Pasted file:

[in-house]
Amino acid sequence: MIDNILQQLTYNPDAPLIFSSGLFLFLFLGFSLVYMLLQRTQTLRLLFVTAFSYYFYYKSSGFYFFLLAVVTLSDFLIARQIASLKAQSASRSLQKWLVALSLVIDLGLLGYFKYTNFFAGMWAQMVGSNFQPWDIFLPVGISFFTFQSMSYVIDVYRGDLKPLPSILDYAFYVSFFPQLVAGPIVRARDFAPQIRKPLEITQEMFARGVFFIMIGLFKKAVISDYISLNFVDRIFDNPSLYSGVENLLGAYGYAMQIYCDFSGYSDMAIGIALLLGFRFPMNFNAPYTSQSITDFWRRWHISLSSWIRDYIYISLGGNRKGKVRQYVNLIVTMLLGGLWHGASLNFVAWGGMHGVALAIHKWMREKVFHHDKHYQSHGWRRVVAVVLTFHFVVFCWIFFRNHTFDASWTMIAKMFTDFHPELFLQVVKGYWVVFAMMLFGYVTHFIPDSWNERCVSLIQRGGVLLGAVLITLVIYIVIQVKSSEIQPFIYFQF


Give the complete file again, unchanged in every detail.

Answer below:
[in-house]
Amino acid sequence: MIDNILQQLTYNPDAPLIFSSGLFLFLFLGFSLVYMLLQRTQTLRLLFVTAFSYYFYYKSSGFYFFLLAVVTLSDFLIARQIASLKAQSASRSLQKWLVALSLVIDLGLLGYFKYTNFFAGMWAQMVGSNFQPWDIFLPVGISFFTFQSMSYVIDVYRGDLKPLPSILDYAFYVSFFPQLVAGPIVRARDFAPQIRKPLEITQEMFARGVFFIMIGLFKKAVISDYISLNFVDRIFDNPSLYSGVENLLGAYGYAMQIYCDFSGYSDMAIGIALLLGFRFPMNFNAPYTSQSITDFWRRWHISLSSWIRDYIYISLGGNRKGKVRQYVNLIVTMLLGGLWHGASLNFVAWGGMHGVALAIHKWMREKVFHHDKHYQSHGWRRVVAVVLTFHFVVFCWIFFRNHTFDASWTMIAKMFTDFHPELFLQVVKGYWVVFAMMLFGYVTHFIPDSWNERCVSLIQRGGVLLGAVLITLVIYIVIQVKSSEIQPFIYFQF